The report of Mr. Roberts was adopted and affirmed by Mr. Ward, and under the decision thus made the underwriters received $47,542.62, and Messrs. Alvord & Co., $7,023.52. The claim of Rooney, the master of the bark, was disallowed for want of proof of his American citizenship. Subsequently, such proof having been made, Mr. Burlingame allowed his claim to the amount of $3,010.1

The claimants being dissatisfied with the amount allowed under the decision of the board, Congress, by an act of June 9, 1878, referred the case to the Court of Claims. This tribunal rendered a decision in favor of the claimants, and on May 7, 1881, the decision of the Court of Claims having been affirmed by the Supreme Court, the Secretary of State paid out the sum of $113,077.11 in satisfaction of the judgment.

In the case of the Caldera reference has been made to Claim of Nott & Co. the claim of Nott & Co., which was disallowed by the

commissioners. It appeared that on October 16, 1857, Nott & Co., American merchants at Hongkong, shipped four boxes of specie, valued at $16,197.60, on board the British schooner Nera, at that port. The schooner sailed on the afternoon of the 17th of October, and during the evening, while she was lying at anchor at a short distance from the limits of the harbor, five Chinese came alongside and requested passage to Foochoo. At about 11 o'clock at night these supposed passengers, assisted by some Chinese members of the crew, took possession of the vessel, murdered the captain and some of the seamen, and seized the treasure on board. They subsequently escaped to the mainland near Mirs Bay. The remaining members of the crew brought the vessel back to Hongkong and made a report of the occurrence. The claimauts alleged that the local authorities did not exert proper diligence for the apprehension of the culprits and the recovery of the treasure; but owing, it was said, to the absence of their age in the northern part of China when the claim was rejected by the commissioners at Macao, they failed to take an appeal to the minister of the United States, Mr. Ward, and the decision of the commissioners was affirmed. Subsequently they sought to obtain payment of their claim from the United States out of the surplus of the fund,” and by an act of February 22, 1869, the case was referred to the Attorney-General. On the 3d of the next month he rendered an opinion in favor of the claim. ants, under wbich the Secretary of State paid them the sum of $38,242.53, which included interest up to the date of the Attorney-General's opinion.

It seems that when it was ascertained that a surplus Return of the Remain- would remain after the payment of tho claims allowed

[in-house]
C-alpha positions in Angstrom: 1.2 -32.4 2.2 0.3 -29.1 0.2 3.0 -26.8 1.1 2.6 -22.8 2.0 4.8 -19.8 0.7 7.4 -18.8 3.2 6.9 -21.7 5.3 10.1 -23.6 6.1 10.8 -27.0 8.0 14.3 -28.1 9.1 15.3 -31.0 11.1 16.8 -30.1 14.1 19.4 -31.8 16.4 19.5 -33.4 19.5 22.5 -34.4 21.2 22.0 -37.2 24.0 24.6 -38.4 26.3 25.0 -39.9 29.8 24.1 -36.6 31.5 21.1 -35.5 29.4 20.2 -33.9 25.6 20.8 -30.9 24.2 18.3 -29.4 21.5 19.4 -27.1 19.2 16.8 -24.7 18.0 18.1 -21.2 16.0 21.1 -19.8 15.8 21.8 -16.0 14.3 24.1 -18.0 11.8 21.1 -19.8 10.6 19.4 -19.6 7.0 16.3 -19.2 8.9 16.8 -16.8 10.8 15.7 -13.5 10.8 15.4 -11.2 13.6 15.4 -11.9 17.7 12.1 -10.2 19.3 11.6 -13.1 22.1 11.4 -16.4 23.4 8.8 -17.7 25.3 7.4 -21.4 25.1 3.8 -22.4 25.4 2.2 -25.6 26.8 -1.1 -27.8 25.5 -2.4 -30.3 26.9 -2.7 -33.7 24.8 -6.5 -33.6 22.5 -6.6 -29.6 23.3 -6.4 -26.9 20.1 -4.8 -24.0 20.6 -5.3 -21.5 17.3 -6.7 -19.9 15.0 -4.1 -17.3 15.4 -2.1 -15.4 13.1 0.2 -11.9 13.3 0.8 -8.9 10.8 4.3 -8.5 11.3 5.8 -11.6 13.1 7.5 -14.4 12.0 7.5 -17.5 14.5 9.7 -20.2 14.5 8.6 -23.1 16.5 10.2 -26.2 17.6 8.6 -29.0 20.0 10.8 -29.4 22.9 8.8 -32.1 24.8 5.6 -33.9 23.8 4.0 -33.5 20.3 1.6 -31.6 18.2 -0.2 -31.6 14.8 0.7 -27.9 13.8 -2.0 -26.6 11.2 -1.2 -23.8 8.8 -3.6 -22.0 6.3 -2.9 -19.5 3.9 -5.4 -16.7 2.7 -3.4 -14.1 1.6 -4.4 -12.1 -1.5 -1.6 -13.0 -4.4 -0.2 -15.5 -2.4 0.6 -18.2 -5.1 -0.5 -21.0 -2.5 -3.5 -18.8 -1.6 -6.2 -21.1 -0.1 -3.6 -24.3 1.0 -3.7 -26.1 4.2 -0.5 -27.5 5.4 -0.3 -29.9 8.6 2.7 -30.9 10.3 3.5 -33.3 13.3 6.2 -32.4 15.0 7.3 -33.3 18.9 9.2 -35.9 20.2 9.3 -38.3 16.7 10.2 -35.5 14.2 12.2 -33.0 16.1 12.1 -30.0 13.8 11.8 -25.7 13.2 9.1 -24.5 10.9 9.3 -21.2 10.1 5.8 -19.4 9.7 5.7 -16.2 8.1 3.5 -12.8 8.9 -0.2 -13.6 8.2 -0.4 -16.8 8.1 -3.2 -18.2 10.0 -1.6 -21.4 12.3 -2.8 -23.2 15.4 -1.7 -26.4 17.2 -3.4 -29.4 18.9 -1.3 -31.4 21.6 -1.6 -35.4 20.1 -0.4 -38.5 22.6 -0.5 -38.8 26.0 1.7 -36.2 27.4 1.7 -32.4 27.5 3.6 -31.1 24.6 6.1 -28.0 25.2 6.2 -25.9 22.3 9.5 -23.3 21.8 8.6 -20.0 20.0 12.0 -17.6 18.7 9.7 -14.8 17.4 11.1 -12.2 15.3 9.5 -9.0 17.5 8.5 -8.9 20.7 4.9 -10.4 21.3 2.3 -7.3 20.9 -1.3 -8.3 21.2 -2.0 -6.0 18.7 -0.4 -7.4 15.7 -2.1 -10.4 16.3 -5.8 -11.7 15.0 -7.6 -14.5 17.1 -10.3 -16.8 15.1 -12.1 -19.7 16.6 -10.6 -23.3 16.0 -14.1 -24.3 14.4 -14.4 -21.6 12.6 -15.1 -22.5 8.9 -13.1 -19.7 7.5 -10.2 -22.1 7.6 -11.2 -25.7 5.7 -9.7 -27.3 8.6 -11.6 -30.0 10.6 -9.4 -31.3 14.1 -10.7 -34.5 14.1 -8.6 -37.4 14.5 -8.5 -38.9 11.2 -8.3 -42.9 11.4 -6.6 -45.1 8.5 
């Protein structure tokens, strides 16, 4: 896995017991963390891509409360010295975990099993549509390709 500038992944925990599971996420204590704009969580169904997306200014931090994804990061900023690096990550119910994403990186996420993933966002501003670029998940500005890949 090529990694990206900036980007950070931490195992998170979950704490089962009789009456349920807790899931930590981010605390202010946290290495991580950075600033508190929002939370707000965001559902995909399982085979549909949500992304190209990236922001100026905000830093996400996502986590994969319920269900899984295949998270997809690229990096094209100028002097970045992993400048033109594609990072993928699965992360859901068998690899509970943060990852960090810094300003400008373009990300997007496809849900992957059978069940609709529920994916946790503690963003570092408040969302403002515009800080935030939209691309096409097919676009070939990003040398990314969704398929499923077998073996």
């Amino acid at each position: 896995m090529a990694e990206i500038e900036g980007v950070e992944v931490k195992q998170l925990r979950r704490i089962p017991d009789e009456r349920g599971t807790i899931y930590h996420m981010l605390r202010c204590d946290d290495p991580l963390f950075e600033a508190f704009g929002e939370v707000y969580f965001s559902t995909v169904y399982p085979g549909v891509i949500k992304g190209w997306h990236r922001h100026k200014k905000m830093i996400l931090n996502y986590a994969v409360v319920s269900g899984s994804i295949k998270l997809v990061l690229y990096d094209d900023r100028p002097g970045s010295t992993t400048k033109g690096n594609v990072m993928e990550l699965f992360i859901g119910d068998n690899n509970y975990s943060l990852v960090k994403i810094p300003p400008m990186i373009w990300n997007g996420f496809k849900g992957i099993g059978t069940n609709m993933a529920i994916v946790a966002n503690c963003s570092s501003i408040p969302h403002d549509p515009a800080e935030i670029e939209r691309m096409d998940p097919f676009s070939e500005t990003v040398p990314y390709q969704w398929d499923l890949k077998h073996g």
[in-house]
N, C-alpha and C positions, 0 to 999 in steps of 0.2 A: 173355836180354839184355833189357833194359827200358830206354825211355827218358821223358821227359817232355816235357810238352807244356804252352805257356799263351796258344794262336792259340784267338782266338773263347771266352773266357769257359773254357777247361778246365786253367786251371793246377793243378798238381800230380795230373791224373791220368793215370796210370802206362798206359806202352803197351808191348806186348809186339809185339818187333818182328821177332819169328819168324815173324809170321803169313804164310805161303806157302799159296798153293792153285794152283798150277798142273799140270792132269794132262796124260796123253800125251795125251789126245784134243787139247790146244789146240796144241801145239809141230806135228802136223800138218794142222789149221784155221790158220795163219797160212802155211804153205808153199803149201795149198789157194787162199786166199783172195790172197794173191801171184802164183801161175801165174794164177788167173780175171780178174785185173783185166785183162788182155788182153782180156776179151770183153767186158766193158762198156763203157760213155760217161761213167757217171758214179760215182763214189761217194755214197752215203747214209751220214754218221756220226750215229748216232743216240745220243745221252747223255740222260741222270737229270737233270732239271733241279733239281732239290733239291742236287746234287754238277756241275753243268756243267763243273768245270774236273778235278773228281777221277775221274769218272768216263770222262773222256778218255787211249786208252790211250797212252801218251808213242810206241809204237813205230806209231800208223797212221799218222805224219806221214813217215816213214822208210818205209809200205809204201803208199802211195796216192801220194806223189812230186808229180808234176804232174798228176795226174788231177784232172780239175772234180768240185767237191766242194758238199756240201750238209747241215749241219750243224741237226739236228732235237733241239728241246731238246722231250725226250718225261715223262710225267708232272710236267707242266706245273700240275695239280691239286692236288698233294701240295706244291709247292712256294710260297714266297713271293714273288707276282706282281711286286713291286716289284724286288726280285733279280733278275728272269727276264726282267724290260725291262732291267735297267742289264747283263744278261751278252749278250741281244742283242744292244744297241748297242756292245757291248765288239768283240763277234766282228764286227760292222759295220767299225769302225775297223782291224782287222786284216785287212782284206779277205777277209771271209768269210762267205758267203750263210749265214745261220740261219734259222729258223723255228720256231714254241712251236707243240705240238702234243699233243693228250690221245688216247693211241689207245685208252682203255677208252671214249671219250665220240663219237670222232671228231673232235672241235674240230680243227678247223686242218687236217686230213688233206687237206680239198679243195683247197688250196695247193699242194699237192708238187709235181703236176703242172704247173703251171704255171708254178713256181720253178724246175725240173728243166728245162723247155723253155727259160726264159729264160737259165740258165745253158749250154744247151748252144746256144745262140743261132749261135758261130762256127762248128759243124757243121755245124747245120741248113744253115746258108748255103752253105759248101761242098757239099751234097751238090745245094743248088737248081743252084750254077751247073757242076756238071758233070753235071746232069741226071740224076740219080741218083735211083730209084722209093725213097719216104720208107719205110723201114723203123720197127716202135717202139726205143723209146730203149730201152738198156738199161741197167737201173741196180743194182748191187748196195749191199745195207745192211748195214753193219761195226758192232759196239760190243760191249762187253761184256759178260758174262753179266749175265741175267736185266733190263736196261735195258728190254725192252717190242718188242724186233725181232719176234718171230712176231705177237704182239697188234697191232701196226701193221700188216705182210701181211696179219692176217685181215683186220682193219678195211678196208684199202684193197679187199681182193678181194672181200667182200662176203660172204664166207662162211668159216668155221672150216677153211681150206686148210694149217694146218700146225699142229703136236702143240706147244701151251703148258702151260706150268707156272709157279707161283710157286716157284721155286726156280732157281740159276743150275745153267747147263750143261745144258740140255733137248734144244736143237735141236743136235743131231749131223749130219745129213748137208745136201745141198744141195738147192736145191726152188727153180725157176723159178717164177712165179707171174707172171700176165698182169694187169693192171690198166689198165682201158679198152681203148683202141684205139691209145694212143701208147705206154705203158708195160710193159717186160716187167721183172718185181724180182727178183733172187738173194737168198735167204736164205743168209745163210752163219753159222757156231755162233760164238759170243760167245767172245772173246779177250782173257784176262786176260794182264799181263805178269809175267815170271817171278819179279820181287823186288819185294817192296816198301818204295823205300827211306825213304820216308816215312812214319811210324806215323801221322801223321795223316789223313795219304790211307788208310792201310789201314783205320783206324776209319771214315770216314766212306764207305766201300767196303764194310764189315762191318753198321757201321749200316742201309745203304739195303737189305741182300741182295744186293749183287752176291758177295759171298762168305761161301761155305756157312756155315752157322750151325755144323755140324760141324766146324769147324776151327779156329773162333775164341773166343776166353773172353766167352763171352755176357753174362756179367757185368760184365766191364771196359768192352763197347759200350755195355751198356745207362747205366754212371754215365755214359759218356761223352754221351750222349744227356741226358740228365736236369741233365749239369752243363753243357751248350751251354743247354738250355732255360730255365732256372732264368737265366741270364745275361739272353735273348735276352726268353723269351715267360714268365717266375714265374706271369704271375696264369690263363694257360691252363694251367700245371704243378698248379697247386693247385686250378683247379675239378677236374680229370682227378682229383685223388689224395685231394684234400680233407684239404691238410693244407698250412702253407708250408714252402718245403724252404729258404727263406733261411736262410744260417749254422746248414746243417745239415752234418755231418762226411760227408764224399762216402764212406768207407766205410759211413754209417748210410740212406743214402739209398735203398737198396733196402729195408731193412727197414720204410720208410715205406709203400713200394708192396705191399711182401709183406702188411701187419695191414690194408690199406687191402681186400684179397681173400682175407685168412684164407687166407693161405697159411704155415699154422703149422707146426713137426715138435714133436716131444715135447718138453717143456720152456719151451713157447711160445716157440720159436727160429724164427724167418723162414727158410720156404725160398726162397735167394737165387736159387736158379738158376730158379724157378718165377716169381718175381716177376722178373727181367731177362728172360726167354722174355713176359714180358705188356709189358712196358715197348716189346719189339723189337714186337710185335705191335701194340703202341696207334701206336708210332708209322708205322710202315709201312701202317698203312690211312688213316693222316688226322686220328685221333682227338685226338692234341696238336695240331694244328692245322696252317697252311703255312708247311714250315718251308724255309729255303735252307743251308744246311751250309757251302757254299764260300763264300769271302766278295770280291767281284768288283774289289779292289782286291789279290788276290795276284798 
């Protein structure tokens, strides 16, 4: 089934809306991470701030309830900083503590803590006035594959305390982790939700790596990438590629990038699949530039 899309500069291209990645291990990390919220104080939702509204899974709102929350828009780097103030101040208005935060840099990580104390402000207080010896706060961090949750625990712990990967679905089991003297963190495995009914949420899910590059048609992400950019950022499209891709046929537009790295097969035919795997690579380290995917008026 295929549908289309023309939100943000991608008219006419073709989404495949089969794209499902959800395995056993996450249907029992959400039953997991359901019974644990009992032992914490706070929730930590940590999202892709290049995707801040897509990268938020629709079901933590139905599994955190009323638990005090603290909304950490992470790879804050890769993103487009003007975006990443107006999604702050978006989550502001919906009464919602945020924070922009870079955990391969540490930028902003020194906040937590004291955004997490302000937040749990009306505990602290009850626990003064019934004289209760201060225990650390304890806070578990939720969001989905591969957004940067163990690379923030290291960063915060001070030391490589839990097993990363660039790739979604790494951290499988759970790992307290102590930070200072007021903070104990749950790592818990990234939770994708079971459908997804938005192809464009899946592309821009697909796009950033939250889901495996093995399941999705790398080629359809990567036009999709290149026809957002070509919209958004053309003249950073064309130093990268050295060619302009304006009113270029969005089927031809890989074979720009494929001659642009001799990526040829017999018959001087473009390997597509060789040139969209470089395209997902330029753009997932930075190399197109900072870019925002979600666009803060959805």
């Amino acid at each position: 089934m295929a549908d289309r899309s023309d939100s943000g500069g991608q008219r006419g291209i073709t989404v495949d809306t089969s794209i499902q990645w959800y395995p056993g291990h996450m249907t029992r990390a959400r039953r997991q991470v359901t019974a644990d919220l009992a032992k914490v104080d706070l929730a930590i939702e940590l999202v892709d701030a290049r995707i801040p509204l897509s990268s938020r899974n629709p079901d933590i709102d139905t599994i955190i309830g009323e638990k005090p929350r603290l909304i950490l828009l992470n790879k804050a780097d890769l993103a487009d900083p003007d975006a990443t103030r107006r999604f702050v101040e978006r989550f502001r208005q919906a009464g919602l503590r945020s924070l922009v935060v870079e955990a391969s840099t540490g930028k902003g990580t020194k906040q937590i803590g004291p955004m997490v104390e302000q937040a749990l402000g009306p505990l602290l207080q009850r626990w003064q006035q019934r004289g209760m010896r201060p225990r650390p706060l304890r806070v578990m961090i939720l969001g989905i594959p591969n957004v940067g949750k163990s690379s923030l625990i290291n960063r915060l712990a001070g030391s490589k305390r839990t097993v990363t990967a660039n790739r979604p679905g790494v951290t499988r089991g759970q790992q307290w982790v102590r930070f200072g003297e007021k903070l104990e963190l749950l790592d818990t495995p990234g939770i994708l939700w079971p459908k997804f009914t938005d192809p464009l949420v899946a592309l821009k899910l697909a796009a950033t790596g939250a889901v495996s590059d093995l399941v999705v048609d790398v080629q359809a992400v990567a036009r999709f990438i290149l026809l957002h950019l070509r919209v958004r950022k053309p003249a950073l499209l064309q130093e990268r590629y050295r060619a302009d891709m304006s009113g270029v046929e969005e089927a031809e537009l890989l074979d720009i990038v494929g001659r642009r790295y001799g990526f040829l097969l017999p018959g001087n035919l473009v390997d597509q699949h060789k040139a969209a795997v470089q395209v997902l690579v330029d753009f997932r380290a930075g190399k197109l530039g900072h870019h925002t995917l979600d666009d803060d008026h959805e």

by the board, the return of the money was proposed, but the Chinese Government declined to accept it.3 In his annual message of 1860, President Buchanan suggested that, as the remainder of the fund would in equity belong to that government, it should be appropriated" to some benevolent object in which the Chinese may be specially interested.” President Lincoln in his first annual message repeated this suggestion, but added that if it should not be adopted, the money might be invested as a

der of the Fund.

H. Ex. Doc. 29, 40 Cong. 3 sess. 189. 2 H. Ex. Doc. 29, 40 Cong. 3 sess. 206. 3 H. Ex. Doc. 29, 40 Cong. 3 sess.

fund for the satisfaction of claims against China which might arise in the future.

In 1863 Mr. Burlingame proposed that the money should be used for the establishment of an educational institution at Peking. No action, however, was taken by Congress on the subject, and in 1867 the money was ordered to be remitted to the United States. This was done, and the money was duly invested. Out of the fund thus created the subsequent allowances in the case of the Caldera and Nott & Co. were paid. Finally, by an act of March 3, 1885, Congress directed the Secretary of State, after deducting the sum of $130,000, which was to be paid to the executors of Charles E. Hill in satisfaction of his claim against the Chinese Government for the use and loss of the steamer Keorgeor, to turn over the remainder of the fund, together with the increment derived from its investment, to China. In accordance with this direction the Secretary of State on April 24, 1885, paid to the Chinese minister at Washington the sum of $453,400.90. In acknowledging its reception the Chinese minister said: “This generous return of the balance of the indemnity fund by the United States to China can not fail to elicit feelings of kindness and admiration on the part of the Government of China toward that of the United States, and thus the friendly relations so long existing between the two countries will be strengthened.”.

pril 5,

67, H. Ex. Doc.

1 Mr. Seward, Sec. of State, to Mr. Burlingame, 29, 40 Cong. 3 sess. 17. ? Treaty Volume, 1259; For. Rel. 1885, p. 183.